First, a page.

13. Please dont post the same post in multiple locations. Most here use the "unread posts " function, so they will see it in any section. Thanks. And welcome aboard!
  14. Its good when you're racing - can see the rudder and keel for weed etc pretty easily. Also shows any slime so it looks dirty a lot - I tended to clean it more, and therefore rub it off! As a antifoul it was mediocre ...
  15. I was going through some old logs for my Daughter, who asked about something, and I came across this log of the 2010 Solo Tasman. I thought some here might be interested, but sorry I'm not the writer that our friend who just completed the South Island circumnavigation is! The Voyages of SV Island Time We begin the record of Island Times voyage at Mana Cruising Club, just north of Wellington, New Zealand late in January 2010. New Zealand has very strict safety regulations for offshore yachts, and before you can leave you have to have the boat up to a large standard
  16. make sure to rinse the waterblaster. Some people have used waterblaster pumps to make DIY watermakers. They go for 1-2 years b4 they fail due to corrosion....
  17. Totally different argument, sorry. General tourists (by plane) pose a huge and difficult to control (expensive to quarantine) risk to NZ. The cruising sailboats, on the other hand, are easy to quarantine (anchor out, remove dinghy, or behind barriers on wharf/marina) for the little time they have left in quarantine. Then take the economic benefit that they can provide. On a daily basis, the average cruiser will spend less than the average tourist, but as they are here longer, and often refit, it adds up... Little risk, with good benefits, we should do it. IMO.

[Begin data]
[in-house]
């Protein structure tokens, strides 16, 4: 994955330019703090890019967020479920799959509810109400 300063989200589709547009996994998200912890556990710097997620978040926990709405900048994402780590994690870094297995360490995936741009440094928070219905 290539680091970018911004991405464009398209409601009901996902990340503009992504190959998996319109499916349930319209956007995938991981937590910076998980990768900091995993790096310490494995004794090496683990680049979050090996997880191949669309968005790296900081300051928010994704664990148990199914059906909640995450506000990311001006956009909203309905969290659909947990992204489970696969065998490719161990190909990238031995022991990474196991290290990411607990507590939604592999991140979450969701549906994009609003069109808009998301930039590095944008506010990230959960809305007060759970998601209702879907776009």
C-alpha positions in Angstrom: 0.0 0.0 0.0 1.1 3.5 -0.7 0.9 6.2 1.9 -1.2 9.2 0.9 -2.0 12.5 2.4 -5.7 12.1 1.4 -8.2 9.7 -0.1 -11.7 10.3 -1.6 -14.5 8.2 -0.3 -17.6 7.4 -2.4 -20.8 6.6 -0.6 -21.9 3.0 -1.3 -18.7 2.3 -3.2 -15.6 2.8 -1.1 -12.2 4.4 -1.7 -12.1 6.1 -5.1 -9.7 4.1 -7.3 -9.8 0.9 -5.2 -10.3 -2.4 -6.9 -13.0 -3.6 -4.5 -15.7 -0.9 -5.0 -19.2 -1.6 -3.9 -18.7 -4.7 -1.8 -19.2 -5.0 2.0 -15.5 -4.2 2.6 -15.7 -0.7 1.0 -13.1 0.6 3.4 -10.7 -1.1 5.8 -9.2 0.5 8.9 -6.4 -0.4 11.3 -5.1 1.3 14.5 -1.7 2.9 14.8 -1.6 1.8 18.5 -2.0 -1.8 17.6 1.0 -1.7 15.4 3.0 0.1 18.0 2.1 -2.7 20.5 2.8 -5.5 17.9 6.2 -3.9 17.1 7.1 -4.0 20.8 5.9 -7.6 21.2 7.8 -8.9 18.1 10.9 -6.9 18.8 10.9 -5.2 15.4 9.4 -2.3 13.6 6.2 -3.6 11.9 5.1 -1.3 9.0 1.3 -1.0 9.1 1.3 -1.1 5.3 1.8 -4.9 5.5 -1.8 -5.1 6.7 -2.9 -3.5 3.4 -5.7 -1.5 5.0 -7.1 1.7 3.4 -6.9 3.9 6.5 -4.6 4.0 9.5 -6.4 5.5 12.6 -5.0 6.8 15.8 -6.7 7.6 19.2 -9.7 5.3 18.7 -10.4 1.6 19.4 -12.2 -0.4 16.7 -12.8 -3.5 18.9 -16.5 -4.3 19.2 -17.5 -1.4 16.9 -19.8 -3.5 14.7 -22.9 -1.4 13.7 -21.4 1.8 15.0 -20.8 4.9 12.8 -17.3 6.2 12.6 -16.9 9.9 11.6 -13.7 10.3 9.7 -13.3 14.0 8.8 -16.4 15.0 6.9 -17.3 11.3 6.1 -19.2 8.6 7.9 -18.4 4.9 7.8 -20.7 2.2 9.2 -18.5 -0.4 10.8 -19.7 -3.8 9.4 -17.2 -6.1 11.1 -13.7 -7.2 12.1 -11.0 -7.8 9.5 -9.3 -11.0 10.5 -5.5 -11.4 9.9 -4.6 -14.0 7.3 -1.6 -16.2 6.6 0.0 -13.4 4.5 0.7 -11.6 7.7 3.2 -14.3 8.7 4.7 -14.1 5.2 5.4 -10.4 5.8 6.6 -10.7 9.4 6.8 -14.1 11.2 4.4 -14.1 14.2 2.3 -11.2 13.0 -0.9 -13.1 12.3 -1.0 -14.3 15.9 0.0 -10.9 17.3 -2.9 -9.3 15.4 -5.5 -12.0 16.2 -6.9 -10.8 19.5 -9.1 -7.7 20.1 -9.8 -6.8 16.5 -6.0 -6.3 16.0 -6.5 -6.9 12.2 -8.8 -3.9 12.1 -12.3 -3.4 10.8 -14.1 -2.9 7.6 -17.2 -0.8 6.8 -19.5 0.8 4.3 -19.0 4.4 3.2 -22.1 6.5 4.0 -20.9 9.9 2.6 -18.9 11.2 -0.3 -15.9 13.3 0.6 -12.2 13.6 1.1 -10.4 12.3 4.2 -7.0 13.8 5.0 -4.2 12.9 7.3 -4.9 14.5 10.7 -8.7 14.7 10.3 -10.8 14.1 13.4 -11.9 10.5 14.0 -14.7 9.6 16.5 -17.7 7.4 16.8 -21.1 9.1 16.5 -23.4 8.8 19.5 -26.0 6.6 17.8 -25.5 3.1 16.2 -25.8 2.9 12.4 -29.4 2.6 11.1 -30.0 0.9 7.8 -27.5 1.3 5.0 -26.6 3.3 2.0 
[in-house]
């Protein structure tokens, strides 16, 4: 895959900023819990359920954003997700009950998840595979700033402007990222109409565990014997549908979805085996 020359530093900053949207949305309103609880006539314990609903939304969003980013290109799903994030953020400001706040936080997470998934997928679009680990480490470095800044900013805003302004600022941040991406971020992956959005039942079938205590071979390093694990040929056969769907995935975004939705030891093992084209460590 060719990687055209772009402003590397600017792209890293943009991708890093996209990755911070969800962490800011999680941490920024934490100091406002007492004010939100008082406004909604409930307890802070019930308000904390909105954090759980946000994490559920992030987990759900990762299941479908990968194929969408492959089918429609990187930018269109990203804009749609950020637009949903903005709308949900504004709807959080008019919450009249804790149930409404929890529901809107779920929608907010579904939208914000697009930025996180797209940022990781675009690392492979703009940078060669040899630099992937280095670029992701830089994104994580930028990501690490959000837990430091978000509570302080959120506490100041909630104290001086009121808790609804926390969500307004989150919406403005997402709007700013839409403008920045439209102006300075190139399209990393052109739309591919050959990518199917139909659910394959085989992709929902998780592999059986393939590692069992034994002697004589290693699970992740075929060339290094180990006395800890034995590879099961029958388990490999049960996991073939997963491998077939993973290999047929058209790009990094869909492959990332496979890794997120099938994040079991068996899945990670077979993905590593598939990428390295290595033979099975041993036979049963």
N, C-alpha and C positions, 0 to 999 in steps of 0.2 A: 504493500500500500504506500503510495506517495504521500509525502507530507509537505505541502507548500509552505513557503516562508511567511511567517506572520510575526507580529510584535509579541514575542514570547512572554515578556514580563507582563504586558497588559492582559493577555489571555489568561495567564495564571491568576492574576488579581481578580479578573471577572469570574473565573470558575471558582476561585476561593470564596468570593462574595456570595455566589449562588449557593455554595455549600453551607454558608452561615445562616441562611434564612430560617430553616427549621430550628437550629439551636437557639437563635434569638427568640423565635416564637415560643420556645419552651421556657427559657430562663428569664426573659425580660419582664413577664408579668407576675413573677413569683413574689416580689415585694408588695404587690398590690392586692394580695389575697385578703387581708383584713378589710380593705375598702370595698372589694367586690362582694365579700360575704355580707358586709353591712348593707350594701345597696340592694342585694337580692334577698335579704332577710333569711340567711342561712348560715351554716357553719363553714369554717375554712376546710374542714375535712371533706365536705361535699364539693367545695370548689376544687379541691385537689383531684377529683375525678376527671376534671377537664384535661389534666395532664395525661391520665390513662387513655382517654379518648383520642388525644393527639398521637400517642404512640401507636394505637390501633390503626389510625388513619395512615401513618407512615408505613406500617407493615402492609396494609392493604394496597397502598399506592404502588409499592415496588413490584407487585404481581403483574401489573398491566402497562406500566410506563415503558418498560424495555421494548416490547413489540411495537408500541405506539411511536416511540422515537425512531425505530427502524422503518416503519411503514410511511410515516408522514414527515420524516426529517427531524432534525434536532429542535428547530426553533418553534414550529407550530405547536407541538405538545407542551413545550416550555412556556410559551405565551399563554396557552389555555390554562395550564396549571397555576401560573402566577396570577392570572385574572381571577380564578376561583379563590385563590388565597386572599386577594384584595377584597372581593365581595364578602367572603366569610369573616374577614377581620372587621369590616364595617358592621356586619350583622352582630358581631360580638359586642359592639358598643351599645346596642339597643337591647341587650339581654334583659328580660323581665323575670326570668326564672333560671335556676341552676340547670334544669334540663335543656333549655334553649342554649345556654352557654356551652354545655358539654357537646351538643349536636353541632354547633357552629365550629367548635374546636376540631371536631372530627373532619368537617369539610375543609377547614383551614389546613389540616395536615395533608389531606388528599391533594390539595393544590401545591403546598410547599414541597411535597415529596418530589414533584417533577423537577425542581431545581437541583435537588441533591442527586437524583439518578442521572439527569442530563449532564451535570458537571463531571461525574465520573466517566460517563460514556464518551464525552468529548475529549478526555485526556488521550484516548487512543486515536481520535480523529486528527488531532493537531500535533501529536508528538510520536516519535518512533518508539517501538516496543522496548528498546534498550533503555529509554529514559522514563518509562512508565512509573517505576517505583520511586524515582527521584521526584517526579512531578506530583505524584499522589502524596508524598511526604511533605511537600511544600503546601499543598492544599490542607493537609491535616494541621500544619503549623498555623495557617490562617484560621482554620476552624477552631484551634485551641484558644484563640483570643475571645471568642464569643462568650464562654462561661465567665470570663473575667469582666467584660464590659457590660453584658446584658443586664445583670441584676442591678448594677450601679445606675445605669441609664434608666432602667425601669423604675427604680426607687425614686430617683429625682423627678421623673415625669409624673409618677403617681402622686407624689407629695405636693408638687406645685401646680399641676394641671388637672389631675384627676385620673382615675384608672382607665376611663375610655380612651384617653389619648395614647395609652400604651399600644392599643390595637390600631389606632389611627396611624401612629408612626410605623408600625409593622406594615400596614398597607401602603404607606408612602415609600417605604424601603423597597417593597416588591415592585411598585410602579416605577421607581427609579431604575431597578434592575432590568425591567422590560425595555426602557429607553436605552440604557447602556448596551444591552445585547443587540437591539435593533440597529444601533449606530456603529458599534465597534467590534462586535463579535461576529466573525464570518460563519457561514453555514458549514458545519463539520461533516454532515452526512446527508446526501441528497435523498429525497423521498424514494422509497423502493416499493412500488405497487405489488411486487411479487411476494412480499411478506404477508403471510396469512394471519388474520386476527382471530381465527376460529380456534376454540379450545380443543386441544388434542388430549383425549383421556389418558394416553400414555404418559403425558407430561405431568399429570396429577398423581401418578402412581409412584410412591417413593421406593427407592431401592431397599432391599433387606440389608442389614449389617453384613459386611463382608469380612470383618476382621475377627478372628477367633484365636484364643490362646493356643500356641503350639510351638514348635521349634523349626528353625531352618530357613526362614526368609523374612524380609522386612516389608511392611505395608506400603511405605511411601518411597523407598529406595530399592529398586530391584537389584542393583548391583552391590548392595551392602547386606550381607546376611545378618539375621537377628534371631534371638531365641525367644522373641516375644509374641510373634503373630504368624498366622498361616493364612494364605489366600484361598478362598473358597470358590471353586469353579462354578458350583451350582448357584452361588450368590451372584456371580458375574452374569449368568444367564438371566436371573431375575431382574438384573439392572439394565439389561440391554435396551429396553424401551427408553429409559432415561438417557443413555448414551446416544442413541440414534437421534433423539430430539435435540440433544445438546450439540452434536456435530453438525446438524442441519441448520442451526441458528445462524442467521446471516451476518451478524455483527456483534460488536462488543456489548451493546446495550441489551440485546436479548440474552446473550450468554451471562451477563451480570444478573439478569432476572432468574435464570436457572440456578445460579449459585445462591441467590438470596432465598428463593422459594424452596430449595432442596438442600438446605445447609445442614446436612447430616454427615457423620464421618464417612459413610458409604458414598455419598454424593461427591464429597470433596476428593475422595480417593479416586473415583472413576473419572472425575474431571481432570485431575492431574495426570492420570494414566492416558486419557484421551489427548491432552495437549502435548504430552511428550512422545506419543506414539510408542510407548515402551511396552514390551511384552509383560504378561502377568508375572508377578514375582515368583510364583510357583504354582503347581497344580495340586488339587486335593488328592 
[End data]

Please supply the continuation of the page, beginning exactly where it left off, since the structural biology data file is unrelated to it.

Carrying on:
18. Nautical insurance in Christchurch.
  19. any on board email can do this - send an email formatted like this: to; report@marinetraffic.com See.... https://help.marinetraffic.com/hc/en-us/articles/205327427-Can-I-e-mail-my-position-reports-to-you Sailmail is a great service, and what I use at sea.
  20. Fish, if you think the average cruising boat, or crew, is up to a trip around Cape Horn, you are sadly mistaken. You are underestimating the difficulties of that voyage, and the suitability of these vessels and their crews. Mostly. Some could, but they would be uncommon exceptions. The other way (W) is possible, and boats go that way every year. However most of these boats would not have the endurance to do a non stop voyage of more than a month, they's need fuel, gas and provisions along the way. Right now they cant get any of that. Anywhere. Most cruisers take YEARS to complete a
  21. French Polynesia; https://www.noonsite.com/place/french-polynesia/formalities/#biosecurity-section
  22. I can see boats being stuck in that area. Can't go to Hawaii at this time of year, its their cyclone season, and unless you are a US citizen or have a valid B1/B2 visa (for which you have to be in your own country to apply, and may have to have an interview) . Although Cyclones are rare in Tahiti, or any part of French Polynesia, they do happen. (Nov-March) Going north at this time of year is not a great idea either, but can be done in 6-8 weeks if you are lucky.
  23. Most there are not cruisers, and dont understand offshore cruising or ocean voyaging in average boats...